By Alexis Blue
Teenagers spend a lot of time texting, receiving an average of 3,417 texts a month, or 114 per day, according to the Nielsen consumer research group.
A new study from the University of Arizona looks at the feasibility of using text messaging to deliver educational information about nutrition and physical activity to teens.
The study, which appears in the January-February issue of the Journal of Nutrition Education and Behavior, looks at whether teenagers would be interested in receiving texts about health on their phones and how they would like those messages presented.
Conducted over a one-year period, the study of 177 adolescents, ages 12-18, found that most teens were open to receiving such texts, but the way in which they were worded made a big difference.
“Kids are texting all the time, so it’s a communication they’re very familiar with and it appeals to them,” said Melanie Hingle, UA assistant research professor of nutritional sciences and lead author of the study. “But we realized very quickly once we got down to the actual development of the messages that we didn’t know the first thing about what kind of tone or information kids would be interested in.”
Researchers quickly learned – and this may come as no surprise to those with teenagers at home – that the teens didn’t like to be told what to do. Therefore, phrases like “you should,” “always” and “never” did not go over well, while softer words like “try” and “consider” were much better received. Likewise, texts introduced by the words “did you know” also generally were disliked, with teens saying the phrase made them immediately not want to know whatever came next.
Texts the teens liked best included those that specifically referenced their age group, such as, “American girls aged 12-19 years old drink an average of 650 cans of soda a year!” They also liked messages that were interactive, like fun quizzes; messages that were actionable, like simple recipes; and messages that included links to websites where they could learn more about a topic if desired.
The teens also appreciated the occasional fun fact not necessarily related to health – some bit of trivia they could share with their friends, like the fact that carrots were originally purple or that ears of corn have an even number of rows.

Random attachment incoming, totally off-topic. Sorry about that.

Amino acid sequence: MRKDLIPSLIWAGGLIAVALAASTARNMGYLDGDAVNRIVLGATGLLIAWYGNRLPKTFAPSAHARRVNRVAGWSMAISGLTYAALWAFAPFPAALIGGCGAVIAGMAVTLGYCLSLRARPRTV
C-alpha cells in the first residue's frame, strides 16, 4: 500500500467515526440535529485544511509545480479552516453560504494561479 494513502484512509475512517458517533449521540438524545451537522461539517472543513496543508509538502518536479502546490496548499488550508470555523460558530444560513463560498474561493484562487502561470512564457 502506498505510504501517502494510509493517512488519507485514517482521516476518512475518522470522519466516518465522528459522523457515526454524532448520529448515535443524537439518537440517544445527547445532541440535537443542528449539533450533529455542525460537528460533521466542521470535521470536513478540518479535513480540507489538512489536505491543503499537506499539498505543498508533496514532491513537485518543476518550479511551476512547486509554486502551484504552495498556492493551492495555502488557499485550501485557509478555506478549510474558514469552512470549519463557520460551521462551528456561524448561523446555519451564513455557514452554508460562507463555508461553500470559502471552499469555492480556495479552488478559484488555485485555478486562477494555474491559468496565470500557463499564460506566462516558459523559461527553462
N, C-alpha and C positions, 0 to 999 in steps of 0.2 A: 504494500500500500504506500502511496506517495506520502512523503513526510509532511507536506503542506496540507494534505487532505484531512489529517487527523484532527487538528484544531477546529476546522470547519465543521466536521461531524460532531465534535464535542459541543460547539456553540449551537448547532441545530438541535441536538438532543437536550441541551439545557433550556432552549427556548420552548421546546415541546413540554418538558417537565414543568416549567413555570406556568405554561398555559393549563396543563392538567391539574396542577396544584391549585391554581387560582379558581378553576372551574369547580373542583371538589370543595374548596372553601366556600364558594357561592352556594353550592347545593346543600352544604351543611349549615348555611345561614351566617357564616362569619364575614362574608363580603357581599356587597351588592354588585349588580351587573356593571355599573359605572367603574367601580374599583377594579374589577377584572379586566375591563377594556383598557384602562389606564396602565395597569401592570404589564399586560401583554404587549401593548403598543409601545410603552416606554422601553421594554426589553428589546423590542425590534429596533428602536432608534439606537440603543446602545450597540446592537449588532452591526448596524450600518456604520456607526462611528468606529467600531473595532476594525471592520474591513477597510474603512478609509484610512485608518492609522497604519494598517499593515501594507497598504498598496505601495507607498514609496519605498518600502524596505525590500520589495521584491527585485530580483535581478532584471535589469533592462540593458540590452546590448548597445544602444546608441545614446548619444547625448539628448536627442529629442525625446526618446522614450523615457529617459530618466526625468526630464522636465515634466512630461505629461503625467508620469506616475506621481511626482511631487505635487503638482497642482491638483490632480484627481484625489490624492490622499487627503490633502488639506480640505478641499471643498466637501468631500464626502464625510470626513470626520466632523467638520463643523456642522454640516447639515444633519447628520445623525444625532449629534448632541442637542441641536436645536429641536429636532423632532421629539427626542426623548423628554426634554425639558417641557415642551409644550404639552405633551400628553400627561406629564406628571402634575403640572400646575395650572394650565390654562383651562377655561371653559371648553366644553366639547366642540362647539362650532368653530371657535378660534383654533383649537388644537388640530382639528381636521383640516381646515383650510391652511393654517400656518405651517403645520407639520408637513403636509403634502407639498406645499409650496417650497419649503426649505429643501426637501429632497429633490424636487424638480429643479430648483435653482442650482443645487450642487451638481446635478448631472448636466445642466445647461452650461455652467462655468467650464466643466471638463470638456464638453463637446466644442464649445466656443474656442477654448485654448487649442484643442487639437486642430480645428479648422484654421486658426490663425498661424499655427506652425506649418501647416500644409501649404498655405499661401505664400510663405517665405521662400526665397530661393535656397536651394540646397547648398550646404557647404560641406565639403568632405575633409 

And they didn’t want to be inundated with texts – no more than two a day.
Hingle, a registered dietitian, says she sees text messaging as a potentially valuable supplement to in-person nutrition education and fitness programs for teens.
“A lot of the previous interventions that have been developed in nutrition are very top-down, in that we’re the experts and we’re telling people what to do,” Hingle said. “We didn’t want to do that in these text messages, and we didn’t think it was very effective, so we had kids at every step of the process working with us to help us to come up with topics and refine the voice and style.”
Now that researchers know teens are open to receiving health information via text, it could pave the way for the development of future text message-based programs.
“When we started, we didn’t even know if this was a good idea because phones are used to contact your friends and for social engagements, not about educational messages,” said Mimi Nichter, UA professor of anthropology and co-author of the study.
“What we, as anthropologists, wanted to know about the culture of kids was: What does health mean to them, and given that, what do you offer them? What’s palatable for them, not just for the mouth, but for their way of thinking?” said Nichter, who has for years studied body image, food intake and dieting among teens.
The texting study was part of a larger USDA-funded study at the UA exploring how mobile technology may be used to promote healthy lifestyles for teens. The interdisciplinary project, dubbed “Stealth Health,” has united researchers across the UA campus in research and development projects related to mobile health applications.
Promoting health and physical activity during the teen years can be critical, with the risk for developing obesity increasing during adolescence, Hingle said.
“They’re at the age right now that they start making decisions for themselves with regard to food and physical activity,” she said. “Up until about middle school, parents are a lot more involved in making those decisions, so from a developmental standpoint, it’s a good time to intervene.”